In short, this is an ecosystem that comprises parents funding these tournaments for their children, if not to win titles, then certainly for recognition as national players or representatives, and where organisers do not need to seek sponsors, and as a result many can now make a living as chess trainers, whatever their playing strength, experience and teaching ability as these international tournaments cover every possible age-group, some starting from as early as five years of age!


Today, unlike when I played junior chess, for many it is not always about excelling in competition, and it is not to say that no one wants to not do well, but in the current system, now in force for at least two decades, it has become the norm and so it is not right or wrong, just the reality, and perhaps the main disappointment should be that even the most ardent advocates of chess as a sport not only go along with this but actually actively enable, and so much of this, does not lead to chess as a sport (the arguments for it actually being just a game is another article for another day!).


So, I have nothing to say about the qualities of the many chess teachers and chess coaches out there except we should understand their limitations in doing our work and be more professional and parents need to make more informed decisions if chess is really important for their children.


It should not be too difficult to understand an unrated or lowly rated chess trainer cannot possibility have the chess playing strength, chess knowledge, and chess experience - no matter how articulate, clever with computers, and/or a voracious reader - to develop a young player beyond the initial stage of the game and the truth is that chess trainer with a 1800 rating can barely help a 1500 child and arguably would even struggle with 1200 rated child and what more than to really work effectively with a 1800-2100 child?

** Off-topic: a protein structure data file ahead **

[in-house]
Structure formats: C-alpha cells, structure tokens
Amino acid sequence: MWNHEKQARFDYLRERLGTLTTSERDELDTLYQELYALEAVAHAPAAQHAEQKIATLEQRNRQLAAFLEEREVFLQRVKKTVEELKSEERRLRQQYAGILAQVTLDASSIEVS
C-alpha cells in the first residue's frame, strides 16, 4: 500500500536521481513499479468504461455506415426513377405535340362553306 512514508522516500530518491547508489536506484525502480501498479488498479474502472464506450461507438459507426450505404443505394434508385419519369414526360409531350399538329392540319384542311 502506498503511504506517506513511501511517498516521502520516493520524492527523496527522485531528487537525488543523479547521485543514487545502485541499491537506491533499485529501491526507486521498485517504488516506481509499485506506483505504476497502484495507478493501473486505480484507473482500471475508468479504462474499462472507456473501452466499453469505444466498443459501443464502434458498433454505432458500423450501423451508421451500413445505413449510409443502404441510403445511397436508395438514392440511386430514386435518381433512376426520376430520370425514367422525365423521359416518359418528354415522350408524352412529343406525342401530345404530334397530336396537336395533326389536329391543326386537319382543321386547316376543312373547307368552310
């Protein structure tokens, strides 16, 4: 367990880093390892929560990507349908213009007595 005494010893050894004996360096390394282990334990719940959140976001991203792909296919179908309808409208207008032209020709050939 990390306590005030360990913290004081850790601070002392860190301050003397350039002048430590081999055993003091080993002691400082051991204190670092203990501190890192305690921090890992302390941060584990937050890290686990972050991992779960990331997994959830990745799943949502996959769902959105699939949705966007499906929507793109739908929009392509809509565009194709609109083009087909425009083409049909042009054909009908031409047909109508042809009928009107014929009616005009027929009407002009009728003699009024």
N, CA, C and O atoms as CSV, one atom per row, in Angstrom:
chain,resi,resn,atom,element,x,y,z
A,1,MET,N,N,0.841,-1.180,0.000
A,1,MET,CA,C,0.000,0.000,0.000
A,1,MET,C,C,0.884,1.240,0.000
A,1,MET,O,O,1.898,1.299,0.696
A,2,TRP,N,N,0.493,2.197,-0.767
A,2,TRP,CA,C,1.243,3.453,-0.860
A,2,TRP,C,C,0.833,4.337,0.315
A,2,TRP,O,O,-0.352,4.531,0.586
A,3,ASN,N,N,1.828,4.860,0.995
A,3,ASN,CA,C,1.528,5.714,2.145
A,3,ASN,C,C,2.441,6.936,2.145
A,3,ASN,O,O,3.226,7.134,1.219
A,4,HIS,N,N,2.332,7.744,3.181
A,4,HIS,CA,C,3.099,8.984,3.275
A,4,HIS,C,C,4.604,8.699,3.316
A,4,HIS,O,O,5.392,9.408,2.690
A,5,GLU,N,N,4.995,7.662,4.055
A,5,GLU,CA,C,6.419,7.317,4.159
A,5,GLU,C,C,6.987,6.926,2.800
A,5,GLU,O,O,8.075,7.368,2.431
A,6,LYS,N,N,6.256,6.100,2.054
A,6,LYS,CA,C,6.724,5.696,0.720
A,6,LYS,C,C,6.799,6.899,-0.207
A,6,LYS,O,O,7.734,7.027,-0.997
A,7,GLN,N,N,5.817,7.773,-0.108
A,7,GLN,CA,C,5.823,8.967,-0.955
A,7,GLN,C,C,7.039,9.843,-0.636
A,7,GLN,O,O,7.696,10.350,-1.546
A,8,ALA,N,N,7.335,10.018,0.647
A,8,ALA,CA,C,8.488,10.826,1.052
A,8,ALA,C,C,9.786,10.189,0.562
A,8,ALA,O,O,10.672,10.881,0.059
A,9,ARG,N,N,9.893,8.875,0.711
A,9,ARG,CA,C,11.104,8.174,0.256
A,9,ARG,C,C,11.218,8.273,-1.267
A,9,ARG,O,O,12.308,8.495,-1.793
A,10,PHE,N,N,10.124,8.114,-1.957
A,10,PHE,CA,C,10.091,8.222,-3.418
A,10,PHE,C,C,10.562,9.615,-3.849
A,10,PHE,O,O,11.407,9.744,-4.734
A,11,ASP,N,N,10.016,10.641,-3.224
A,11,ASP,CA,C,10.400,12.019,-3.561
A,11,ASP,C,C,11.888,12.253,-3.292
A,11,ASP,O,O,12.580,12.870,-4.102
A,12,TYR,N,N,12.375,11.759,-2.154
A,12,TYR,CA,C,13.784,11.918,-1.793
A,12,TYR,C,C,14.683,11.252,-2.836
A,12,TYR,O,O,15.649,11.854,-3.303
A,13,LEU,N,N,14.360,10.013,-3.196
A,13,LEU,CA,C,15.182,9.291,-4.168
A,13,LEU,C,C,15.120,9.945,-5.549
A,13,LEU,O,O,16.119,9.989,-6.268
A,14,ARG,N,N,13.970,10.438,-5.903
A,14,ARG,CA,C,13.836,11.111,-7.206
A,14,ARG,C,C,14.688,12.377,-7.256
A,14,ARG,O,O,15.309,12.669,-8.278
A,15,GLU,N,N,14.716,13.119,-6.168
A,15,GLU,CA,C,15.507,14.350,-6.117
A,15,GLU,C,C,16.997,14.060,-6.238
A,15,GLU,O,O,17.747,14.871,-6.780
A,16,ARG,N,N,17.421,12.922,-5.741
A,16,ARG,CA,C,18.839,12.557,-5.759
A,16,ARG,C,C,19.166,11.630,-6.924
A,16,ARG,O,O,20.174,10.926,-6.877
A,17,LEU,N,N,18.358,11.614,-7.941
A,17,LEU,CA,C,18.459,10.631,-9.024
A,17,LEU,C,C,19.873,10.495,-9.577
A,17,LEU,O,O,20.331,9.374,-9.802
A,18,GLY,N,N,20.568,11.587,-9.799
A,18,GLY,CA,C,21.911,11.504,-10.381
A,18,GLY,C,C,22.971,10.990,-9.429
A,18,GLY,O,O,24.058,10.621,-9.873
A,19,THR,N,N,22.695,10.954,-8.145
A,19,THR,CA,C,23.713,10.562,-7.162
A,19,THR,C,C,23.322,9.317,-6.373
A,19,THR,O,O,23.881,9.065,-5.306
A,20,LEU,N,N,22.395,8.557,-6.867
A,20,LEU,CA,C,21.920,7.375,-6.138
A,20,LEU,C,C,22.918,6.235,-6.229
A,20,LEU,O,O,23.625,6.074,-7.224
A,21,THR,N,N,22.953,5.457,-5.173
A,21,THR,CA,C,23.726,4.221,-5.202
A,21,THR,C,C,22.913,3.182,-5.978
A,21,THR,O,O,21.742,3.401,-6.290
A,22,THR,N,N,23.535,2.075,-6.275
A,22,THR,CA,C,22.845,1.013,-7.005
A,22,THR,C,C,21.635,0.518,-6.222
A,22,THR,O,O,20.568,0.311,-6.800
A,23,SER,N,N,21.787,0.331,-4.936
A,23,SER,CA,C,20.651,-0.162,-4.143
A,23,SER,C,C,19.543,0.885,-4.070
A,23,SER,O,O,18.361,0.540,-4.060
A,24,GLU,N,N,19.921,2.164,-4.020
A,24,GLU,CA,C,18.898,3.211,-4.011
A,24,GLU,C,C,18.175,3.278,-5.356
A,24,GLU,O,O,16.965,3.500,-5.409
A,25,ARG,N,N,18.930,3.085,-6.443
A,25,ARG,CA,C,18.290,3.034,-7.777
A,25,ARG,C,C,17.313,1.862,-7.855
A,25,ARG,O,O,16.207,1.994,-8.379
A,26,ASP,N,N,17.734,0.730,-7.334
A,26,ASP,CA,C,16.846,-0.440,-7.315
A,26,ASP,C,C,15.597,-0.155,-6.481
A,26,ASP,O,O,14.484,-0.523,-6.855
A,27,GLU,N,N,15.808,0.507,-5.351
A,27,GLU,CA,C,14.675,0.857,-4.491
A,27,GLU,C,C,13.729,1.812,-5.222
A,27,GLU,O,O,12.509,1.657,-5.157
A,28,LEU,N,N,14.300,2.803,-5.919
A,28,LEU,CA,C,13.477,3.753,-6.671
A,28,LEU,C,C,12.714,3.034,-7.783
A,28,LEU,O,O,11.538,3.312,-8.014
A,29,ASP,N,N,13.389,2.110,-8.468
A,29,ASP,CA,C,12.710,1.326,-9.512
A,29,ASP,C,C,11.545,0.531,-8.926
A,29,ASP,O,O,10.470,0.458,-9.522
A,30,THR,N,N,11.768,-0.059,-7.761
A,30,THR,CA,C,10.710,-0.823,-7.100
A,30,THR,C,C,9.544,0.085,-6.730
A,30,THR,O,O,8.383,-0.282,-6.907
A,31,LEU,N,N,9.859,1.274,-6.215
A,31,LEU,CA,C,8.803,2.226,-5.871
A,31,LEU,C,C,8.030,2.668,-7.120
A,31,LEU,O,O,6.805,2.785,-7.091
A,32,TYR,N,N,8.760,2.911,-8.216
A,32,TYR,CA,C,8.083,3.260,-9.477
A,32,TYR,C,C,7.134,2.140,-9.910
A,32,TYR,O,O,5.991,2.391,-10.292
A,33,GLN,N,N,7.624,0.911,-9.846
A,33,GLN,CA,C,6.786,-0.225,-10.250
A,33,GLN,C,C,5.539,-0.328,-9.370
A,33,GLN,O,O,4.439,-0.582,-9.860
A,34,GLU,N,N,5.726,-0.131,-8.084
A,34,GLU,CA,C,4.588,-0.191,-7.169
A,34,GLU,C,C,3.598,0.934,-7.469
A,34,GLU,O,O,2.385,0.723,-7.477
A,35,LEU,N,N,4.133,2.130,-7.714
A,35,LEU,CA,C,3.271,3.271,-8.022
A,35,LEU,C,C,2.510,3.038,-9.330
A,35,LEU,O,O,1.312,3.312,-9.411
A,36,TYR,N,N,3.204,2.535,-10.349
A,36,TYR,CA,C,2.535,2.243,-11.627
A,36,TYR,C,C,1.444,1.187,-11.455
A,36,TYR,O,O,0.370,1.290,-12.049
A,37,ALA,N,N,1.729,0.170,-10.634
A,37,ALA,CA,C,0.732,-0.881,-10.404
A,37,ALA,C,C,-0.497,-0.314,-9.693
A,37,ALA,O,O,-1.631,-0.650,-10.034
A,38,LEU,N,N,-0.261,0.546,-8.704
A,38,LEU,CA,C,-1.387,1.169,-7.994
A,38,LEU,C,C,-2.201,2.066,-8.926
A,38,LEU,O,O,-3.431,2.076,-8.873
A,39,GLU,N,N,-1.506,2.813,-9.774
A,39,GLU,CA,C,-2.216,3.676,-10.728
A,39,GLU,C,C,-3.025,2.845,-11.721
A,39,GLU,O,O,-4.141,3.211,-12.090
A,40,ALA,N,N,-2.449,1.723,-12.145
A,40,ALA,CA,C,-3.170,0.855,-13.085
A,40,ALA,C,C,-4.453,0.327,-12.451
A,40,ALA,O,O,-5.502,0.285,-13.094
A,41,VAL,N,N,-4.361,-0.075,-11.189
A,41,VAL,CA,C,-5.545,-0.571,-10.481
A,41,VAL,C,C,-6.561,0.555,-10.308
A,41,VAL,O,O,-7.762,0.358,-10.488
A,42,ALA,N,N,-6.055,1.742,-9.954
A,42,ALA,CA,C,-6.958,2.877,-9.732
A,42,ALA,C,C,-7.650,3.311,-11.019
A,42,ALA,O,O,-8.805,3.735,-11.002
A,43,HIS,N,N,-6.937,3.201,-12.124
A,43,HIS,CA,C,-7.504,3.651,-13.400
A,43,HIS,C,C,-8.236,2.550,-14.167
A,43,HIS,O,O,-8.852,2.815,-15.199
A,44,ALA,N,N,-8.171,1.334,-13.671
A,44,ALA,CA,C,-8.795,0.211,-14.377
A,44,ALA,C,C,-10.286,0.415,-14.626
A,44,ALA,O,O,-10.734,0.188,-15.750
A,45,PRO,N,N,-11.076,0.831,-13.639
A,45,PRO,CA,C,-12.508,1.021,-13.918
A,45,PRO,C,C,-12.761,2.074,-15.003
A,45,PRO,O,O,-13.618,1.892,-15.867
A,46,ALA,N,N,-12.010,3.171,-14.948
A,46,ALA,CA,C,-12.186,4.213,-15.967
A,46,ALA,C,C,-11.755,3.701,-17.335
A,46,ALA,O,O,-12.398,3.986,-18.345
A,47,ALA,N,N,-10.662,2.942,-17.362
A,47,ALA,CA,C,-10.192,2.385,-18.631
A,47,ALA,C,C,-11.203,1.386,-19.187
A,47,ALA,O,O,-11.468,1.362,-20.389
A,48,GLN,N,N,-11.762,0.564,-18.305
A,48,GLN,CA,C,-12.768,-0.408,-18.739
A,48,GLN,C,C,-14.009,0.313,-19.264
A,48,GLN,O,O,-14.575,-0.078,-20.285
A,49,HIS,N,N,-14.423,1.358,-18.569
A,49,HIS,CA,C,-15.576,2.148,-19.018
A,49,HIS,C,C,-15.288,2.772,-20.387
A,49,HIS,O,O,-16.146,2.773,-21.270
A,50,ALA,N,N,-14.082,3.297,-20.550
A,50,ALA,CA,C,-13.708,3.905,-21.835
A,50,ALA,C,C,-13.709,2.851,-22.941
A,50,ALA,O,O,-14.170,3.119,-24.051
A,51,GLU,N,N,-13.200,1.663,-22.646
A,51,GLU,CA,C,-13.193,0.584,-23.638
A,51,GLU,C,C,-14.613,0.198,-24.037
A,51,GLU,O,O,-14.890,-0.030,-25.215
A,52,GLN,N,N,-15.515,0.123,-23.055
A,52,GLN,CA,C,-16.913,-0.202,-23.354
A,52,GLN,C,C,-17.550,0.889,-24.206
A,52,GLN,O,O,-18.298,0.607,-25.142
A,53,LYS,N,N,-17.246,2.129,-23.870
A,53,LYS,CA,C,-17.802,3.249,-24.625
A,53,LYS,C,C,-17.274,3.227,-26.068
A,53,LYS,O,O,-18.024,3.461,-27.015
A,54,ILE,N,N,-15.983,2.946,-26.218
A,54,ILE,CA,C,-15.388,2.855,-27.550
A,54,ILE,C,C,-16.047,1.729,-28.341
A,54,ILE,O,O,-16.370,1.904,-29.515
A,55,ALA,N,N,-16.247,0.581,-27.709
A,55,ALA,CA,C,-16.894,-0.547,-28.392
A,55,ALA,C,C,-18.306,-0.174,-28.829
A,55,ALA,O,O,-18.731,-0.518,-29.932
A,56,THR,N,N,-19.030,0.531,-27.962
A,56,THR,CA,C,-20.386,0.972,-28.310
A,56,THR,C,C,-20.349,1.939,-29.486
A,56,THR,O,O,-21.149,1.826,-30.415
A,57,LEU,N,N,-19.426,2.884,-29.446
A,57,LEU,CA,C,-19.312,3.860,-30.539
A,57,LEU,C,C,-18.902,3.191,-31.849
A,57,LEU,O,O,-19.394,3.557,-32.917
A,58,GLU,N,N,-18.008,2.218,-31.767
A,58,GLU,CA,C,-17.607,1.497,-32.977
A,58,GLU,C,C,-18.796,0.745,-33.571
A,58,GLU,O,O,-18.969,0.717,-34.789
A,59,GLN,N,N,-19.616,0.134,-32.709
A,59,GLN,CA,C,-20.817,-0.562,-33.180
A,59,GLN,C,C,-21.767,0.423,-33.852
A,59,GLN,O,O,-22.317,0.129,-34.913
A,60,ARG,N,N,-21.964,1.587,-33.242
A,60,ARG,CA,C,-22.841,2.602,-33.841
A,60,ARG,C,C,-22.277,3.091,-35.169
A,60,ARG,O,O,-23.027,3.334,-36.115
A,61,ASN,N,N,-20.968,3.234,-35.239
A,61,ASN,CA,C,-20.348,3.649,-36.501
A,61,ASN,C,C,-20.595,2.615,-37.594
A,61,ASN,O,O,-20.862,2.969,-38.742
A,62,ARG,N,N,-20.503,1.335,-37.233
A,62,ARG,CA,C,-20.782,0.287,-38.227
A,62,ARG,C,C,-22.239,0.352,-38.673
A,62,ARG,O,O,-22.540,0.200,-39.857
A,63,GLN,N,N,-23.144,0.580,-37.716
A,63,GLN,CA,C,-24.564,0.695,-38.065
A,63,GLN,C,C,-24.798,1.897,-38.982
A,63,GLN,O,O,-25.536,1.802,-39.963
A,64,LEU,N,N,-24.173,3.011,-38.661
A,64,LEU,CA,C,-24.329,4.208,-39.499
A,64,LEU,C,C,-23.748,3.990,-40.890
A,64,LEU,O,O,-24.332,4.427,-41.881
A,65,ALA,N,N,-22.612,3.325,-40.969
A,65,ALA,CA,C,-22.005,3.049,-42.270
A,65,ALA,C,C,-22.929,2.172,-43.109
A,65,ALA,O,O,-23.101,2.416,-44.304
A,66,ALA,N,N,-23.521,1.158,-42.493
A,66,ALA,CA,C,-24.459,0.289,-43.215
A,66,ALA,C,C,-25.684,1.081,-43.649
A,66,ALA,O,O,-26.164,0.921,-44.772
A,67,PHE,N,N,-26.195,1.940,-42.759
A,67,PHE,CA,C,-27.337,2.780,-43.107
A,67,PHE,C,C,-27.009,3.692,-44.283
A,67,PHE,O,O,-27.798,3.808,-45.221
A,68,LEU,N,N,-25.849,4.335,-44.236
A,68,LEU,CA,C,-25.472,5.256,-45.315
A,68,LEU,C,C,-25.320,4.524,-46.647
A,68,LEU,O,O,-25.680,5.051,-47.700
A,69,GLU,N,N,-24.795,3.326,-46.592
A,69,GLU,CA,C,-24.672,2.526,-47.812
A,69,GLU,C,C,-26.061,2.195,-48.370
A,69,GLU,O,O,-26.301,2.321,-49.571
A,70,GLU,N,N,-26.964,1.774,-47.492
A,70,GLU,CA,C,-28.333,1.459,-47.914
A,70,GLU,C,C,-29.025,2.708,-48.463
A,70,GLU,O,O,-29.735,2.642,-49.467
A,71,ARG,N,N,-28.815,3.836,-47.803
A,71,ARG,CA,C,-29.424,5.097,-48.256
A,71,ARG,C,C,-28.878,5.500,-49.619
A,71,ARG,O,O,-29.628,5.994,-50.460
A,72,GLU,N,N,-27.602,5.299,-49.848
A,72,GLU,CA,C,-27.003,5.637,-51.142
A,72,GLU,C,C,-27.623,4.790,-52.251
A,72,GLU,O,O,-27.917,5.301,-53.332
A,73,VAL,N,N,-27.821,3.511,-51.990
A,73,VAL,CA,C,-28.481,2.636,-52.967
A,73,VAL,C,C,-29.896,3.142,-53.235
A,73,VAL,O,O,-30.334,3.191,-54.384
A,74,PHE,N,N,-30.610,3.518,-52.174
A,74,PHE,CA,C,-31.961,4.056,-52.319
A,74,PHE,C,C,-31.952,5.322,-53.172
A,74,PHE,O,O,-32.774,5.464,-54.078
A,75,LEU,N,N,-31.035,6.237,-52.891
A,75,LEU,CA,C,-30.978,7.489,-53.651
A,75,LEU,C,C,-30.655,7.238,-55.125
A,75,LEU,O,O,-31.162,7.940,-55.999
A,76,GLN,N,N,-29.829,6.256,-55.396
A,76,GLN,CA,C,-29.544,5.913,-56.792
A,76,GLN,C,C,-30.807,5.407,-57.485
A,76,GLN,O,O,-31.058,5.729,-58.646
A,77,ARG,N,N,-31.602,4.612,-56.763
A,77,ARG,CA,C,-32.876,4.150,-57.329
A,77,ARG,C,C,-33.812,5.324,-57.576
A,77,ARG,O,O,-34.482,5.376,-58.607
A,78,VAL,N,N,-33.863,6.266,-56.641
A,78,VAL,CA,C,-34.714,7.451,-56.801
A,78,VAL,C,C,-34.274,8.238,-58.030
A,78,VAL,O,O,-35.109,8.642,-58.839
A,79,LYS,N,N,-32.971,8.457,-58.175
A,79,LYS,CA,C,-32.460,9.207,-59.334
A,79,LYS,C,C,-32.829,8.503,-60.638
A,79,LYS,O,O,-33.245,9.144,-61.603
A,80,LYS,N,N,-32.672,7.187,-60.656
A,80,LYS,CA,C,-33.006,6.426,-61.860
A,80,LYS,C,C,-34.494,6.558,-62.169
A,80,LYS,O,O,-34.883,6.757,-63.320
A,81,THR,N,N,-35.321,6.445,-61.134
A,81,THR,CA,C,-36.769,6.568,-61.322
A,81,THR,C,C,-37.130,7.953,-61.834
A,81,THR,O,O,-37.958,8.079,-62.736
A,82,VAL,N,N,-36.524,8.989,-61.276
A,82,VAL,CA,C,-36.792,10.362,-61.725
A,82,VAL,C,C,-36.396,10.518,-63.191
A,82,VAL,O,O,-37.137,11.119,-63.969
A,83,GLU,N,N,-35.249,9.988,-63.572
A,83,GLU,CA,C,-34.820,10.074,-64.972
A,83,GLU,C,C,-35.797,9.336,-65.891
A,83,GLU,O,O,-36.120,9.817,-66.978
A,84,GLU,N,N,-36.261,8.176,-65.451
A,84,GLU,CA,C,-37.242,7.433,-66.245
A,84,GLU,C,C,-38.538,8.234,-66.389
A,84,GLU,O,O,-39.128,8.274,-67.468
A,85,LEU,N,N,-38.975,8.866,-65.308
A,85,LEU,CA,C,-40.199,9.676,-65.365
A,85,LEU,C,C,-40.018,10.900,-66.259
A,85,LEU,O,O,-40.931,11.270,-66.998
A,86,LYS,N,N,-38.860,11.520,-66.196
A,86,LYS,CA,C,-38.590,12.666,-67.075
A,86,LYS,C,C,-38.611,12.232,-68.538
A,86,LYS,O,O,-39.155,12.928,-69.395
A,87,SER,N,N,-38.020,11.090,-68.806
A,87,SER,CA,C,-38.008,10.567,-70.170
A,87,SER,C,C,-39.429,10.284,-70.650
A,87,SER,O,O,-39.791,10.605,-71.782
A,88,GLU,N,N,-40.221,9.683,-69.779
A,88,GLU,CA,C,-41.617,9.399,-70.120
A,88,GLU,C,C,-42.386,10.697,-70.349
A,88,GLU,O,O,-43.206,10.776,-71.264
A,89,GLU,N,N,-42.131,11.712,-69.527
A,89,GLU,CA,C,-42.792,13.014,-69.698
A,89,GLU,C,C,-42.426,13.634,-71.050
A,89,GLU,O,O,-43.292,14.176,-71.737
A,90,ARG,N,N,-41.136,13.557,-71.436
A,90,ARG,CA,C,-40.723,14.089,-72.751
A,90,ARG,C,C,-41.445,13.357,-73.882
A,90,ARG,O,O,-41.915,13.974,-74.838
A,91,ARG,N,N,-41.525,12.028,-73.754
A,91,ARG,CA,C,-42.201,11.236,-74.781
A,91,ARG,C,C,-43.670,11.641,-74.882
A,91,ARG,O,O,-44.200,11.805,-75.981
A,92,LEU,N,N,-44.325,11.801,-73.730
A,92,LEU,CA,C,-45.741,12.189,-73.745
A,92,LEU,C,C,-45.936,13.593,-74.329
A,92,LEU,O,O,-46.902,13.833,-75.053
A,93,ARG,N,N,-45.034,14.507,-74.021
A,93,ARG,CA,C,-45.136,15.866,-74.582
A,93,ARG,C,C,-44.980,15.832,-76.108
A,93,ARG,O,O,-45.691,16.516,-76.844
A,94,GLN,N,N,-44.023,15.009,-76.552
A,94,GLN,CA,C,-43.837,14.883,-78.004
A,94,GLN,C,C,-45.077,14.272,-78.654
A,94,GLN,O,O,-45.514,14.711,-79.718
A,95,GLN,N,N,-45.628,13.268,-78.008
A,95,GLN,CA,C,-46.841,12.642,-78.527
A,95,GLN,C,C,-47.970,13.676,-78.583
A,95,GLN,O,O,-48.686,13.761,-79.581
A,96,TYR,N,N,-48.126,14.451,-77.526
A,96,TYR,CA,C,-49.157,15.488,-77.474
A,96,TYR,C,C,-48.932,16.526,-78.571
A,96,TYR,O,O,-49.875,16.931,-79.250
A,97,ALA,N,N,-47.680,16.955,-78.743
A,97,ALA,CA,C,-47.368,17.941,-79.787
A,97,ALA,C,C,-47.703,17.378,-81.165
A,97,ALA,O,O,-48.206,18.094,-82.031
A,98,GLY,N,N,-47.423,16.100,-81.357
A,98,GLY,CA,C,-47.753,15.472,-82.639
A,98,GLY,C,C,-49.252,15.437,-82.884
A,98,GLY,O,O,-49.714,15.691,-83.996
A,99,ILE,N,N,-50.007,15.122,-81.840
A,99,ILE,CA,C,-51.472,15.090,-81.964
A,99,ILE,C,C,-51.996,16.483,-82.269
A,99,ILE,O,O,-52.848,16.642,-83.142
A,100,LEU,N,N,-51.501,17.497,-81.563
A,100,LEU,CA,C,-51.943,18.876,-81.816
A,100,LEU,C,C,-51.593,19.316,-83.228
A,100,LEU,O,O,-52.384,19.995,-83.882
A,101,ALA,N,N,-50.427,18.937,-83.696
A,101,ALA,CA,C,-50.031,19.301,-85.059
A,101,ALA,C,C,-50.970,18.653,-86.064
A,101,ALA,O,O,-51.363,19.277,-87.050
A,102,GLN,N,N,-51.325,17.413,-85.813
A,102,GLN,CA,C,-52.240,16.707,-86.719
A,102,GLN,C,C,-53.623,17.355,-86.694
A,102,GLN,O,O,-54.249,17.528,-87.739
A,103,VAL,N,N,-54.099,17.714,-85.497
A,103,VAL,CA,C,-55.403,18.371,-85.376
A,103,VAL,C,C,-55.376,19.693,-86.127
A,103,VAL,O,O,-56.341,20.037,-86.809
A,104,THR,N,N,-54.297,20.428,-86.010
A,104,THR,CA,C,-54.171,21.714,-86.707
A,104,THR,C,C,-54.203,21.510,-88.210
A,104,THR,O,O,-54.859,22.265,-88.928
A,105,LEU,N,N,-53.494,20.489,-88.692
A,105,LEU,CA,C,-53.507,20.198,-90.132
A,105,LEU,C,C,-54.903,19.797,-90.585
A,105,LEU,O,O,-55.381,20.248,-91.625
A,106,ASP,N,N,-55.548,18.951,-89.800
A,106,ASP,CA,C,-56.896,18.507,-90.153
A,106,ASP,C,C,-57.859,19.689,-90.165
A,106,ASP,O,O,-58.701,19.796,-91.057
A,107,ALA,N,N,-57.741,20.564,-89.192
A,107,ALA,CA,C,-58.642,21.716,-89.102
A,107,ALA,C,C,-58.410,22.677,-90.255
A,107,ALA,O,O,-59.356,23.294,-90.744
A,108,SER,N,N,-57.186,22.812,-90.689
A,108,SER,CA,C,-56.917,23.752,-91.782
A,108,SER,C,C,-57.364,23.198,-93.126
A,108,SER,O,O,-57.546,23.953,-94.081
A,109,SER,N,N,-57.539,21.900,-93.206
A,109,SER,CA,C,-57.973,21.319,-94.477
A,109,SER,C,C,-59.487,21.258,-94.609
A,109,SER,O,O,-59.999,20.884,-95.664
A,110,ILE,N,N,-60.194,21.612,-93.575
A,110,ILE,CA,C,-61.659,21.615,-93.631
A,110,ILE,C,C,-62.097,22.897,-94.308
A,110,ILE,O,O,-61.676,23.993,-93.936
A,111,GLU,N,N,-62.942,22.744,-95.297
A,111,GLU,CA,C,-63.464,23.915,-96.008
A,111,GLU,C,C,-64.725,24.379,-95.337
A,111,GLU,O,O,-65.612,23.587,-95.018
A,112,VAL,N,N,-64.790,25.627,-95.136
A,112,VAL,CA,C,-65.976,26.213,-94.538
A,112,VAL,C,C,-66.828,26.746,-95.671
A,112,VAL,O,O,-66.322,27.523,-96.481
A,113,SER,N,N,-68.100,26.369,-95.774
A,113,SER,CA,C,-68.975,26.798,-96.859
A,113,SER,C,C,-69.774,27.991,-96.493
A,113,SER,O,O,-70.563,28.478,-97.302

The lower end of this spectrum will already need a high 2200/2300 rated chess trainer, and the higher end of the spectrum will need closer to a 2500 rated chess trainer.


Children start early in chess and tend to have accepted the authority figure put in front of him or her and more so if the chess trainer is on excellent terms with one or both of the parents, or at least when they finally decide to quit.


It is universally understood by all chess trainers that parents are both our greatest help but also our greatest hindrance and while that could be another article by itself, it is also pointless to say too much except that the role of the chess trainer is not that of parenting and should not be co-opted into it in any form.


We are perhaps ready now to discuss developing young talent and already know from Adianto how important an individual trainer is but at the same time he has also clearly pointed out a trainer cannot do much without having the right player to train and what that entails and will have to be in part two of this article should I dare to write it.

About the Author

One Night in Bangkok! Peter Long, FM, IA and FT, no longer Secretary of the FIDE Trainers’ Commission

Related news:
Key Challenges of Trainers - Part 2

@ 23/03/2024 by Peter Long (en)

Contact Us